As a biography it's bigoted, irrelevant, and untrue. Nobody acts. And it was cast by an anonymous prankster with a macabre sense of humor, who must have sniggered as he conjured up Henreid, Hepburn, Daniell, and Bob Walker as grotesque caricatures of Robert and Clara Schumann, Liszt, and Brahms. By all the orthodox criteria of movie criticism, "Song of Love" is eminently eligible for that glib type of verbal massage so familiar to readers of Wolcott Gibbs.
But there is the music of Schumann, Brahmns, and Liszt as a backbone to hold up the pulp surrounding it. At certain points, "Song of Love" reveals immense potentialities for the development of screen musical biographics in terms of a blind audience. This is a step forward. Forgetting the Kern and Porter films, one may look with encouragement at the progress made from the lives of chopin, Schubert, and Gershwin to that of Schumann. Auditory progress, to be sure, but still progress.
In, fact, the musical sound track of "Song of Love" is almost an undiluted pleasure. The Schubert fiasco was built about one piece, Gershwin's music was abominably played, and Chopin's was doled out in little snippets mostly transcribed for orchestra, but in "Song of Love" Metro has avoided all of these faults. The music is played well, if without much verve, by Artur Rubinstein, and there is lots of it. The film opens with a huge chunk of Loszt's E flat concerto, and later developments weave in all of Brahms' splendid G minor rhapsody, parts of his first symphony, Schumann's A minor concerto, and a good many smaller piano fragments.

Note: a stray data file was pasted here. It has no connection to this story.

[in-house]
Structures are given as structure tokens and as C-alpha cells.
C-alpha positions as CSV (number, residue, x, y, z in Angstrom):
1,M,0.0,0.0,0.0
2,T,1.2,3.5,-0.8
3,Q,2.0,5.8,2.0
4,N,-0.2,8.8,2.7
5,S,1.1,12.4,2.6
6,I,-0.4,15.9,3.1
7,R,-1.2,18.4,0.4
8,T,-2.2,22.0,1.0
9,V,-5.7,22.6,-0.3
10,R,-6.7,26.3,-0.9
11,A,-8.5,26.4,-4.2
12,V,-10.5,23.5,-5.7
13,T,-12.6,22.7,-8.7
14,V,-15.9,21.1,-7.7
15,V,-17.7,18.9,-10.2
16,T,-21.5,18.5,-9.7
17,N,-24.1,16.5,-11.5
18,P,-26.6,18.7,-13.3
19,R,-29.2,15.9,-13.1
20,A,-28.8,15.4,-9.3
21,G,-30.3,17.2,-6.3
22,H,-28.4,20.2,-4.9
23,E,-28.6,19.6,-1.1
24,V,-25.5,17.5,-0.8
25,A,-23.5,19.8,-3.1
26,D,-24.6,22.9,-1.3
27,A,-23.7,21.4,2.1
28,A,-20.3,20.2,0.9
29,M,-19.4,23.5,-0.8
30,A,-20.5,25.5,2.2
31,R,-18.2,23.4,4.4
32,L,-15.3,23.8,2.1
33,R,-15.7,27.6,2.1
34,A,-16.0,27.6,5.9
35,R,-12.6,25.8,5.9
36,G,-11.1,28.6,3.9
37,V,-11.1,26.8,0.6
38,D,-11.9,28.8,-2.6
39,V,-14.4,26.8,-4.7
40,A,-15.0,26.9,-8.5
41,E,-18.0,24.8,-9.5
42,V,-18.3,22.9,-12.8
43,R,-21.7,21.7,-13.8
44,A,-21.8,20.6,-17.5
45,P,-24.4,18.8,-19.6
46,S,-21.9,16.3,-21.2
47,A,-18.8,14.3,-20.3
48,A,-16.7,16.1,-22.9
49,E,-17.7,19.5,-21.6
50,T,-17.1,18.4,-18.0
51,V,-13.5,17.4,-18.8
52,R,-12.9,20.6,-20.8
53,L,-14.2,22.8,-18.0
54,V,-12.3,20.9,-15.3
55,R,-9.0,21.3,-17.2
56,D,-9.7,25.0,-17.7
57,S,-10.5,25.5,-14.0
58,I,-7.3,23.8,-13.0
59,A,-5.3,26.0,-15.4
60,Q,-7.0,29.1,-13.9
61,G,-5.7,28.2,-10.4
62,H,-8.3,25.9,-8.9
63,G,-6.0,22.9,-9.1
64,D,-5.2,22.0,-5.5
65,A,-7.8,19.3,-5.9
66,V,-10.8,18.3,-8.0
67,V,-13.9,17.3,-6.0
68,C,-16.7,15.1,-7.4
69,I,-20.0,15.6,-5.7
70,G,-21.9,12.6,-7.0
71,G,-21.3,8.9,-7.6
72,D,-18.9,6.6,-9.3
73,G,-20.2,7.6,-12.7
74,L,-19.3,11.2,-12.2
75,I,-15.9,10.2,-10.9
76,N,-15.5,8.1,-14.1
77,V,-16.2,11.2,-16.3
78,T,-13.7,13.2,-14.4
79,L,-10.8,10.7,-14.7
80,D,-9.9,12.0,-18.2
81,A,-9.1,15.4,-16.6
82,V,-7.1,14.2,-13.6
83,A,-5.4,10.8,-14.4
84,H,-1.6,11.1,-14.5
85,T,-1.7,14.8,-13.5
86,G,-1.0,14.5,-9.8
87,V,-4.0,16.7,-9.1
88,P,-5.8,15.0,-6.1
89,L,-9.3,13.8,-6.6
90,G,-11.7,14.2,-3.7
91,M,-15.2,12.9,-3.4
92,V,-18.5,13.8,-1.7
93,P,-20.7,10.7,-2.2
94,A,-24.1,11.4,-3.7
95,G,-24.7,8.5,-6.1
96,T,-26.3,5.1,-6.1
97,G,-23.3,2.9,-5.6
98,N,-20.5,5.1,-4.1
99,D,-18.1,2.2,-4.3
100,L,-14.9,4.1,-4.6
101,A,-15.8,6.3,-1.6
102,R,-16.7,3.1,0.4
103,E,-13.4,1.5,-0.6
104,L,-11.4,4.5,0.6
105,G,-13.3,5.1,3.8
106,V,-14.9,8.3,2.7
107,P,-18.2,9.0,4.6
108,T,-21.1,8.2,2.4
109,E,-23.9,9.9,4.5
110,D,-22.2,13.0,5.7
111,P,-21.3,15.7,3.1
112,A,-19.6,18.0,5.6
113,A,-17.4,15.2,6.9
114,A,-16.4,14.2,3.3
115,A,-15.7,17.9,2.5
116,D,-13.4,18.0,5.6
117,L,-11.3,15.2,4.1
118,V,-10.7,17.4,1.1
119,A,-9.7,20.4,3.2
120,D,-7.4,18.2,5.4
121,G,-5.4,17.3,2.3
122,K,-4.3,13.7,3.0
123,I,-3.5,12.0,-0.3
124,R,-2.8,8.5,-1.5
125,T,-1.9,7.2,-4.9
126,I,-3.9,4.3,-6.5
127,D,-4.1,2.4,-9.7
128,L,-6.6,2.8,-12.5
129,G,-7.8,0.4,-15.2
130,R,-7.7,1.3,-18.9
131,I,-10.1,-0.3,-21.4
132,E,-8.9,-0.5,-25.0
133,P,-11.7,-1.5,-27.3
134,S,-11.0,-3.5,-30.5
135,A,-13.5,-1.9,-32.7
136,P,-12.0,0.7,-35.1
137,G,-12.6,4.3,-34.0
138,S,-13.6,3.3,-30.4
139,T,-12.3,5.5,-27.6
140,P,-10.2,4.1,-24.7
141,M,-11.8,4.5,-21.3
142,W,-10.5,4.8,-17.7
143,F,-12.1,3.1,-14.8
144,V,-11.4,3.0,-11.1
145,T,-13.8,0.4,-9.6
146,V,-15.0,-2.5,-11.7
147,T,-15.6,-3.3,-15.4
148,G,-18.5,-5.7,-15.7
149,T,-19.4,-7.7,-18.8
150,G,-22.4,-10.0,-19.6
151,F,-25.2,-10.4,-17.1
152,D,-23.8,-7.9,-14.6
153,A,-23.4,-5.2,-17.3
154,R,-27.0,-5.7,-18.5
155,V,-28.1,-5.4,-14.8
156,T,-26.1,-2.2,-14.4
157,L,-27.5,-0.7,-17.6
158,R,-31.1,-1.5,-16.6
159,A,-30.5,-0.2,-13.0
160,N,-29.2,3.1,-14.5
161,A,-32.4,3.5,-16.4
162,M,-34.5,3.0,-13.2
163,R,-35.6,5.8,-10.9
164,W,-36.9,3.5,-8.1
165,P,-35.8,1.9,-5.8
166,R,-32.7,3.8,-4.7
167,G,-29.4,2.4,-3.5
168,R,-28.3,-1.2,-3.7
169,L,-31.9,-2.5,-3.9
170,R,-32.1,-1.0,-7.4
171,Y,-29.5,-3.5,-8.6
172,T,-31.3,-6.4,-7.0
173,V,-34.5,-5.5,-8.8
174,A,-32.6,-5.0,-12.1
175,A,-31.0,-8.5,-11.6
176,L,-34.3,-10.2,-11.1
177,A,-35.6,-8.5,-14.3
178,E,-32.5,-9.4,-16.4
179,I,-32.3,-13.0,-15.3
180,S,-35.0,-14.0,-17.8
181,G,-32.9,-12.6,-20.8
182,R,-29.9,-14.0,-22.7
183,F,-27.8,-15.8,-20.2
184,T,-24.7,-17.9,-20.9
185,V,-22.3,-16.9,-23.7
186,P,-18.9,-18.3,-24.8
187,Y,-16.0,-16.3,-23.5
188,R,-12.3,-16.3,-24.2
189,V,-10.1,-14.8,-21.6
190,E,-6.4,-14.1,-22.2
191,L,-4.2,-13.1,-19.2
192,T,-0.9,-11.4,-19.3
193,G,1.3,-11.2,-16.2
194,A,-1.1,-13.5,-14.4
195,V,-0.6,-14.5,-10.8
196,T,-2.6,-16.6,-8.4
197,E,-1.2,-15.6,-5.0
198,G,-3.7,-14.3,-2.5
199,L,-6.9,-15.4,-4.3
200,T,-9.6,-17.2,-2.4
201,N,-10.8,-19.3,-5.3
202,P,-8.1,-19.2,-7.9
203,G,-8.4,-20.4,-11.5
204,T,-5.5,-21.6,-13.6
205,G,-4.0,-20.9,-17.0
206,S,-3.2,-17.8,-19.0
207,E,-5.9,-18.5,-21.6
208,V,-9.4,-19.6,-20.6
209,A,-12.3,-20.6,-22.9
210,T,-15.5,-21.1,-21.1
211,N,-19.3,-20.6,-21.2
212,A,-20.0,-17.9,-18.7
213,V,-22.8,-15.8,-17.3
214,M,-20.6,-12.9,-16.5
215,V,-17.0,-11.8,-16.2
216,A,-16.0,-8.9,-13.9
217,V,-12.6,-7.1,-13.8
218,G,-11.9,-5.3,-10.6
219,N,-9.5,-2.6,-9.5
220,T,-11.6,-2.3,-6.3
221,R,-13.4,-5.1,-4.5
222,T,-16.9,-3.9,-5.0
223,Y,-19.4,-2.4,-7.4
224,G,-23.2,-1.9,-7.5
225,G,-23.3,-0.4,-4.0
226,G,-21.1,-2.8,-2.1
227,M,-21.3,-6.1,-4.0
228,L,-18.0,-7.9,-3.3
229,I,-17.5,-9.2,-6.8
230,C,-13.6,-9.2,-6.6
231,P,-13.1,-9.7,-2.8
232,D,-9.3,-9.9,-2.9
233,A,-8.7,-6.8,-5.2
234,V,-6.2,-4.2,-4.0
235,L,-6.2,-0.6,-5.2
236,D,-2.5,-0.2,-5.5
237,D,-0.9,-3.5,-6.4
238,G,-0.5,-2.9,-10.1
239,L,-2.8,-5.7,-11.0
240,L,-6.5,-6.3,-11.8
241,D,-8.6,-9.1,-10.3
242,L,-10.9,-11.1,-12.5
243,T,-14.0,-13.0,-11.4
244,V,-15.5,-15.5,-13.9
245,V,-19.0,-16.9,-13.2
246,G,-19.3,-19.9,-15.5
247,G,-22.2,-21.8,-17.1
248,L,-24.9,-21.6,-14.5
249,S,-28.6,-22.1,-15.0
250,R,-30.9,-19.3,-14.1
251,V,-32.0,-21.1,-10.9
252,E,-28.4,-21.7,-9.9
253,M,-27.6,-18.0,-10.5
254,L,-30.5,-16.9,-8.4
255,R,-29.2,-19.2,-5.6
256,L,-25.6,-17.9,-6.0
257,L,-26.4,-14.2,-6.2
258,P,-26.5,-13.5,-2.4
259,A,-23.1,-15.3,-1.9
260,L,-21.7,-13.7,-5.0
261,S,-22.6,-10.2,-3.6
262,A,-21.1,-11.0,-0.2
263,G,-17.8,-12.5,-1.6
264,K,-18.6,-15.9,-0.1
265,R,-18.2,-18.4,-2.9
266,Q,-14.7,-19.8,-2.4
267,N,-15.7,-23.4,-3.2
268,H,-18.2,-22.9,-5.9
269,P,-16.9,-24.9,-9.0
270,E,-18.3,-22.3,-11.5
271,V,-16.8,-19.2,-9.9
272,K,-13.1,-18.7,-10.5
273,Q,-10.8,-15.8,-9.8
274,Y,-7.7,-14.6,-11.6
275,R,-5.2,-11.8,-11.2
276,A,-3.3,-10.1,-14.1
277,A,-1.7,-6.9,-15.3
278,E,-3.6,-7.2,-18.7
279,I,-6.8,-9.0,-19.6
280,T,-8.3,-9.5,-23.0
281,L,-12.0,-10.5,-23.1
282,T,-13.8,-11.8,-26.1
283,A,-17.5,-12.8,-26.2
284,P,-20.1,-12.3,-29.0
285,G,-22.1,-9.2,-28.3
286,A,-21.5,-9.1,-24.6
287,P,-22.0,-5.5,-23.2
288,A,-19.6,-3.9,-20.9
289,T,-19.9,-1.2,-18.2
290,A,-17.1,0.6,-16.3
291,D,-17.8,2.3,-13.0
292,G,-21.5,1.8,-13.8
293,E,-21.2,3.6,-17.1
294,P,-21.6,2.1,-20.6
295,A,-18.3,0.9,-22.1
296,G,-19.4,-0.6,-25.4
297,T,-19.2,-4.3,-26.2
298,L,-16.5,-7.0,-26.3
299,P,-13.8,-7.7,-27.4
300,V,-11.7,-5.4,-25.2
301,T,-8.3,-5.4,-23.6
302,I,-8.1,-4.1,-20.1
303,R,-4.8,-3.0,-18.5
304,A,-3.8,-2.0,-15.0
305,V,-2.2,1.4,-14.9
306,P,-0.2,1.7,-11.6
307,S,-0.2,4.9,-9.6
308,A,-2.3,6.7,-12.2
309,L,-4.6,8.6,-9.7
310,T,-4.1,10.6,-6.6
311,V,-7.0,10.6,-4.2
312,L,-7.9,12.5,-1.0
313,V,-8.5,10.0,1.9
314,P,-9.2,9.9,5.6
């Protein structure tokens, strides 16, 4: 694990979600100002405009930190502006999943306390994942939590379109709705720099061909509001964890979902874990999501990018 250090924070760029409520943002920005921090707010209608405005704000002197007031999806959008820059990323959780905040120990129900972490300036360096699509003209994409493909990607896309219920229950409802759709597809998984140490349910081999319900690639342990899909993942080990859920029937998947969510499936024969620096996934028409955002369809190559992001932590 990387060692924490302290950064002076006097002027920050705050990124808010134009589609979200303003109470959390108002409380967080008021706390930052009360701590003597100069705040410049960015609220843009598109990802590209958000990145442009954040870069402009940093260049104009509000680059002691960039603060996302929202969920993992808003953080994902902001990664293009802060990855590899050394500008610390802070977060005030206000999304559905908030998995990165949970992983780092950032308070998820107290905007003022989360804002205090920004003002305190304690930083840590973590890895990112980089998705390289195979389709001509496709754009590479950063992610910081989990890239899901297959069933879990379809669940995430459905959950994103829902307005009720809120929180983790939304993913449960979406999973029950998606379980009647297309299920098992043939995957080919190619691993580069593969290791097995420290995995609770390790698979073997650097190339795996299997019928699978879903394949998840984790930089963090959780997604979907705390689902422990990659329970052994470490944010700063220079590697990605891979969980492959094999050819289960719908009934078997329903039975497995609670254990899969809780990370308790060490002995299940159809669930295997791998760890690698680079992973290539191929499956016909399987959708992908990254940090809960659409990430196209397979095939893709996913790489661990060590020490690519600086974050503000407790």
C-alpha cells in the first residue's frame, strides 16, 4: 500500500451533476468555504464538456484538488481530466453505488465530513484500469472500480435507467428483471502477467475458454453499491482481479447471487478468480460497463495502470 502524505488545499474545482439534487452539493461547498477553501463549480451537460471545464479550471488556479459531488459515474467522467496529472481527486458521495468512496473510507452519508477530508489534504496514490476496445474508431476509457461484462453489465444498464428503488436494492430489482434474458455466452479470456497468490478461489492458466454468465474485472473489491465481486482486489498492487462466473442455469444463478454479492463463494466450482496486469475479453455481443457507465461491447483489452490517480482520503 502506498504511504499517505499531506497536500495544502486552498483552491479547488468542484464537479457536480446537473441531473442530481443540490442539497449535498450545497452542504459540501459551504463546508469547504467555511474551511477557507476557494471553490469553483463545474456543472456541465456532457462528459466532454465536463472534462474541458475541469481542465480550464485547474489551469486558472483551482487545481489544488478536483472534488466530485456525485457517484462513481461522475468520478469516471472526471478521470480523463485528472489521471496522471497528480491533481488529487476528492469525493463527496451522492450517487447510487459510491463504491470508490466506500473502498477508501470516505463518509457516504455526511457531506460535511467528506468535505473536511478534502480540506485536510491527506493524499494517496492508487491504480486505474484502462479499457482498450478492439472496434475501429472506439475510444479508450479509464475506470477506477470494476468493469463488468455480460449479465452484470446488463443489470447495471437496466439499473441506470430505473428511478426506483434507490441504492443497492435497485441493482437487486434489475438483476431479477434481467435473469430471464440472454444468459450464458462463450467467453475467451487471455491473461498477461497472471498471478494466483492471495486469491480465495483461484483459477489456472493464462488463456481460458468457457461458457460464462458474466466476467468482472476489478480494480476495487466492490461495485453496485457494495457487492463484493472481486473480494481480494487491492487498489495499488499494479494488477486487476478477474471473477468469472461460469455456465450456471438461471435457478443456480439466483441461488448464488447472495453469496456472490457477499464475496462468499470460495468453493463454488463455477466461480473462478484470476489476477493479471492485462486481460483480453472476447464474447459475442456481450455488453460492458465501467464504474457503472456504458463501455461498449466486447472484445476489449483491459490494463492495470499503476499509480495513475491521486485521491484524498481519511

The only complaint here, can be on what is left out. Omissions include not only specific pieces of importance, but also the philosophy behind them. Schumann's work follows a unique pattern of development which is extremely important for a comprehension of his ideas. Opus numbers 1-22 are all for piano solo; the year of his engagement to Clars Week was, in his own words, "song year," when he composed around 150 songs, some of them of incomparable beauty. This, on a similar basis, was followed by symphonic year, chamber music year, and so on. This growth provides a pattern of Schumann's life that the creators of "song of Love," preoccupied with alternating farce and bathes, completely over-looked.
But Metro's object, as stated in cards handed out to London moviegoers, was to present the love story of Schumann's life within the framework of his music and that of his contemporaries. The love story is a mess; the framework, a huge success.